Monday, March 21, 2011

The most work intensive cookies I've ever made

Many times on this blog we find ourselves writing "this is so easy and fast" as a reason why you should try to one recipe or another. What I am about to share with you is neither easy nor fast. It will take you a lot of time. Possibly several or 5 hours. It isn't that easy (although I guess once you get the hang of it, its definitely not brain surgery). I had to read the instructions 5 times and I still didn't understand what was going on. Thank goodness our friend Jess (who orchestrated this cookie adventure) is smart, because I definitely wasn't going to figure it out.

These cookies are beautiful once baked and totally impressive. They are a pretty simple shortbread cookie but the addition of hazelnuts and orange zest make their flavor something special, to match their beautiful appearance. I'm proud that we made these - I generally think of myself as a good baker, but I'm not that great at intricate desserts. Those cake pop things? Forget it. Beautifully decorated cupcakes? Well....mine TASTE good. But, successfully making these cookies give me hope that I'll be able to tackle my next aspiration - macarons. I'll let you know how it works out (obvy).

We found the recipe here, but decided to double it. Our measurements are below, for a single batch, see the original.

Checkerboard Cookies

2/3 cup hazelnuts
4 tablespoons unsweetened cocoa powder - Jess had Valrhona, because she's fancy
5 cups flour
1/4 tsp salt
2 cups butter at room temperature - Jess had Plugra, again, fancy
1 1/2 cups sugar
2 eggs
3 tsp vanilla extract
3 tsp orange zest - we used the zest of one orange and we definitely wish we had used more, at least the zest of 2 oranges

Toast your hazelnuts in a 350 degree oven for about 15 minutes, or until you start to smell them. Don't burn them! (You always have to say that when toasting nuts, its so easy to forget about them.) Wrap them in a towel, then rub them to get the skins off. Combine the skinned hazelnuts and cocoa powder in a food processor and process until the nuts are finely ground.

Mix together flour and salt and set aside.

Using a stand mixer or hand mixer, cream together the butter and sugar until light and fluffy, about 2-3 minutes. Add the eggs, vanilla and orange zest and mix. Add the flour mixture and beat until just incorporated, don't over-mix. Divide the dough in half and mix one half of the dough with the cocoa/hazelnut mixture in the bowl of your mixer until incorporated. Now you have your two colors of dough ready. Gird your loins, because from here on out its a lot of measuring and rolling and chilling your dough. Oh, and don't even try to do this without parchment paper. It won't work.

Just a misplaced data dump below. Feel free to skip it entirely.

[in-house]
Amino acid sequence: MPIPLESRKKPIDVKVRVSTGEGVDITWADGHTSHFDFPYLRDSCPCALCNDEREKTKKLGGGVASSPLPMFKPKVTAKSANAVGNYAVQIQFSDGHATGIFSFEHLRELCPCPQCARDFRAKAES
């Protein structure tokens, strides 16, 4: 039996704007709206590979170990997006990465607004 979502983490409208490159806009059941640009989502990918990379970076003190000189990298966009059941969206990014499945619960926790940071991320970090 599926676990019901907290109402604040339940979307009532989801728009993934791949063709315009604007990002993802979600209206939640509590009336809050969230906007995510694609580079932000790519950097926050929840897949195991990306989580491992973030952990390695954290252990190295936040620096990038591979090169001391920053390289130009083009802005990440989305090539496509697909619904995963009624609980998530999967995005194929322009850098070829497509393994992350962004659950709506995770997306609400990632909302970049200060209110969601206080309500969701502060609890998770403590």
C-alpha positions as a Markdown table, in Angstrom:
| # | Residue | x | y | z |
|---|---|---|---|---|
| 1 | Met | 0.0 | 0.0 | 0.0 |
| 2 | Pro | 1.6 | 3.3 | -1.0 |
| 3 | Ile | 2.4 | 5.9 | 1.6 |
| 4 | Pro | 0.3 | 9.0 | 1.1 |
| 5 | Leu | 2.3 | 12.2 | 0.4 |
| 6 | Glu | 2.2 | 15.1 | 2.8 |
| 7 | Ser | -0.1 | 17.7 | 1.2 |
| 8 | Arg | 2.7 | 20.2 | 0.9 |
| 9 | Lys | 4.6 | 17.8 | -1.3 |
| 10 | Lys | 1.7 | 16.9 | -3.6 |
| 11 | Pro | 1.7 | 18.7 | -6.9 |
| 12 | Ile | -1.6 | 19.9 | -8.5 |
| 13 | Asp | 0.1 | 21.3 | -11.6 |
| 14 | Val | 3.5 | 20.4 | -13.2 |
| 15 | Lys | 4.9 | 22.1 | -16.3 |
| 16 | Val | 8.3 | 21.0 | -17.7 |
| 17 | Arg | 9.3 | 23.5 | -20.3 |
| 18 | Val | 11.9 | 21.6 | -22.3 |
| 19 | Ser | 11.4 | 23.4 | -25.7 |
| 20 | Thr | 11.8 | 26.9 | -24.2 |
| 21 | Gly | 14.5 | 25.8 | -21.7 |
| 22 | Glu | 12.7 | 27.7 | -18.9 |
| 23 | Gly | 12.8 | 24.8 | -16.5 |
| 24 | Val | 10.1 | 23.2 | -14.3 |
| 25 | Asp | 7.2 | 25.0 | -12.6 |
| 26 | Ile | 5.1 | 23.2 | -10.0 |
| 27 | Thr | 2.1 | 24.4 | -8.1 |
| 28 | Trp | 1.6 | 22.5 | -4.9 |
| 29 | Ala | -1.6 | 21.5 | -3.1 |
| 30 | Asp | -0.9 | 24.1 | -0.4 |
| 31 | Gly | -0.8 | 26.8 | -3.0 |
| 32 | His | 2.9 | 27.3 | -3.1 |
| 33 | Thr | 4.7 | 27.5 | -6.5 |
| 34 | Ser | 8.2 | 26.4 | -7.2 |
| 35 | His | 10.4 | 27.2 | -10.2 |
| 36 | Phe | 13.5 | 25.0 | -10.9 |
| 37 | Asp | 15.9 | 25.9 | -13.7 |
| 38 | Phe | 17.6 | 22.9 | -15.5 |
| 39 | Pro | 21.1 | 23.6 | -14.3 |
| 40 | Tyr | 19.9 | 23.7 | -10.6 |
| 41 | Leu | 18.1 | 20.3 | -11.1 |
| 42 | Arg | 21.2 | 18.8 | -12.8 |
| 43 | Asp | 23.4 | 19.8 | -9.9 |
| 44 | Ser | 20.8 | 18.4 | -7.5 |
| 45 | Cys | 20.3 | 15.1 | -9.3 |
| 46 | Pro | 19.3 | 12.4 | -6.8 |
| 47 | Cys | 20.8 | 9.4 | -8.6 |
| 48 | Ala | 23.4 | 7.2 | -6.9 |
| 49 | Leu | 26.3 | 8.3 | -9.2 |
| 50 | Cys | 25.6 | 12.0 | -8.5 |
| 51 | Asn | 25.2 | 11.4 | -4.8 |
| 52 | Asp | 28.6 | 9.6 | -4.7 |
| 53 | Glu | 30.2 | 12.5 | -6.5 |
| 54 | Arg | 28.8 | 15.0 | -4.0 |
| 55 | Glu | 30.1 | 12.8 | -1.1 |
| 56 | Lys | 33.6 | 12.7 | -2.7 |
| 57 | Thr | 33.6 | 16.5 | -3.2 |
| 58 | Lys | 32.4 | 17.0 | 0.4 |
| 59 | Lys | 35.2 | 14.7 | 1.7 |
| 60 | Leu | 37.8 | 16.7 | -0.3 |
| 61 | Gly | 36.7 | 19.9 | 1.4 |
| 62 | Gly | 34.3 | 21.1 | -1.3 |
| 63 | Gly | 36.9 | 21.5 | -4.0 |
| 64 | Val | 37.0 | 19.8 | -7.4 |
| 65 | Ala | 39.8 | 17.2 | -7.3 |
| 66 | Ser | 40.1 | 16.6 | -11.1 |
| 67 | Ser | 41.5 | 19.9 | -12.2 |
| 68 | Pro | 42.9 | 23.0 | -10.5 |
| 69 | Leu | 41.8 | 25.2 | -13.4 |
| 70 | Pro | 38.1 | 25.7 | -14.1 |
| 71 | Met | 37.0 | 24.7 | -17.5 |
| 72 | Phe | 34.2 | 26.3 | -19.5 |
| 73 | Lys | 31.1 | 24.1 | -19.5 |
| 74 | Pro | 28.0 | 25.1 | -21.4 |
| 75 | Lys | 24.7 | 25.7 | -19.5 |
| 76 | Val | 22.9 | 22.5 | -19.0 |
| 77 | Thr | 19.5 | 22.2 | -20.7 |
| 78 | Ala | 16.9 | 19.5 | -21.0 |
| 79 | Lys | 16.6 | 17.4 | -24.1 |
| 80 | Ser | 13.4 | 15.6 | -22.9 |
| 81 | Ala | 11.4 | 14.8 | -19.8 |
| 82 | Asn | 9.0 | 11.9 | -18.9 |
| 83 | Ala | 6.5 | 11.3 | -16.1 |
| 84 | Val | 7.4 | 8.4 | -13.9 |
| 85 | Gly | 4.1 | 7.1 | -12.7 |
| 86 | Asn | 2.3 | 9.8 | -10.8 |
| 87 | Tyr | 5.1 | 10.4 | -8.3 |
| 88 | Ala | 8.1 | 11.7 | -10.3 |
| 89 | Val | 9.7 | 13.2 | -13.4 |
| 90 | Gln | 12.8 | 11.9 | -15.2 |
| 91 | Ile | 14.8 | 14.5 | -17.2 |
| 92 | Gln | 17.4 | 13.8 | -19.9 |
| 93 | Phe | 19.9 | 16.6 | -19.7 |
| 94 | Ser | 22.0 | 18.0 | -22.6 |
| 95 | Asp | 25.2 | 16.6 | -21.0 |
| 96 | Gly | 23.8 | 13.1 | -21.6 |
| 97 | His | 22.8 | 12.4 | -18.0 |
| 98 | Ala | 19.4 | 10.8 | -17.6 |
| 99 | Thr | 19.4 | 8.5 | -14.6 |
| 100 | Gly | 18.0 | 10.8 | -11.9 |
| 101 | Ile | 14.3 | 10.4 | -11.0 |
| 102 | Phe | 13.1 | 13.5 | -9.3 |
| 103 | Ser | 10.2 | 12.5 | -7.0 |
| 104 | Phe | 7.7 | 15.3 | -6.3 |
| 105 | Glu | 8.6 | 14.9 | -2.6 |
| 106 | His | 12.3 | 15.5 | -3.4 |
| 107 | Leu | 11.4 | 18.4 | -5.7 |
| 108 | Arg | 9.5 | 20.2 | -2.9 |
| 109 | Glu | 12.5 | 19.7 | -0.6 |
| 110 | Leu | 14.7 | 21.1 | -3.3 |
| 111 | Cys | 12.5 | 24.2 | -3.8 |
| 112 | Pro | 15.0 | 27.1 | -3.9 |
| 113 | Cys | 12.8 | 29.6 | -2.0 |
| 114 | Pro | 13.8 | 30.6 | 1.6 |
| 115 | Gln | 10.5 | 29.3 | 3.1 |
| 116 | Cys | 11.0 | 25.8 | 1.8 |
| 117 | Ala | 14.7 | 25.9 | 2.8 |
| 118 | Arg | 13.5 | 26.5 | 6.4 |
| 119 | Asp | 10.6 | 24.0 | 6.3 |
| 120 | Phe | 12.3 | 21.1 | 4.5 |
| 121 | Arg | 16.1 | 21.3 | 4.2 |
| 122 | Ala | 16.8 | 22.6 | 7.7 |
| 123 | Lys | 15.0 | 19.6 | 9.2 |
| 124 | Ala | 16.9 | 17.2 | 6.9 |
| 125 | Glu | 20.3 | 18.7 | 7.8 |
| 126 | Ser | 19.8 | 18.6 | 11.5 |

Lay out parchment paper and roll out the vanilla dough to two 6 1/2" x 10 1/2" rectangles. Or one 6 1/2" x 21" rectangle. Either one. Or, if you're not doubling it, just do one smaller rectangle. I trust you to figure it out. Wrap in the parchment and put in the freezer to chill for about 15 minutes.

Remove about 1 cup of chocolate dough and set aside. This is what you will use to wrap the entire thing and create that pretty chocolate border you see around the edges of the cookies above. On another sheet of parchment paper, roll out the remaining chocolate dough to two more 6 1/2" x 10 1/2" rectangles. Wrap and put in freezer to chill.

Once the dough is firm, take the out of the freezer. Lay the vanilla dough on the counter, brush with water and lay the chocolate dough directly on top of the vanilla dough. In some fantasy world, these two layers of dough will be exactly them same size. In real life, you will have to trim the edges and square of the corners - you should have a final rectangle of 6" x 10" (yes, we did measure, a lot). Add all your trimmings to the reserved chocolate dough.

Cut this stack of dough into thirds, lengthwise. Stack these strips so that the colors alternate, brown, white, brown, white and so on (above). Press down to get the layers to meld together. Wrap in plastic wrap and put in the freezer until firm, about 15 minutes.

Once the stack is firm, cut it into four slices, lengthwise, about 1/2" wide. Turn every other strip so that you again have alternating colors (above). Re-wrap and pop back in the freezer for another 15 minutes or so.

While those firm up, take your chocolate trimmings and roll out into a rectangle about 9 1/2 x 10 1/2. Put in the freezer to firm (surprise!!). Once firm, remove the stack of dough and chocolate sheet from the freezer. Carefully wrap the stack with the chocolate dough. Smooth out and trim any extra from around the edges. You will have to do some cajoling to get all of this to go down correctly, but don't worry, just keep at it and you'll do fine. All the time in the freezer is really your friend as you can mold the dough to do what you want and then pop it in the freezer to solidify the shape. Once you've wrapped the chocolate dough around the stack, wrap again and put back in the freezer for another 15 minutes or until firm.

Preheat your oven to 350 degrees. Remove the dough from the freezer, unwrap and slice (with a very sharp knife, may I add) into 1/4 inch slices. Slicing these suckers was the easiest part of the day. Put on a baking sheet and bake for 5-8 minutes until slightly brown around the edges. Cool on a wire rack. Then, decide if you want to shovel all that hard work down your gullet or just stare at how pretty they are and marvel at the fact that you just made those!! I say, eat them!

1 comment:

  1. I don't know about the cookies, but the commentary is terrific. Or should I say 'delicious?'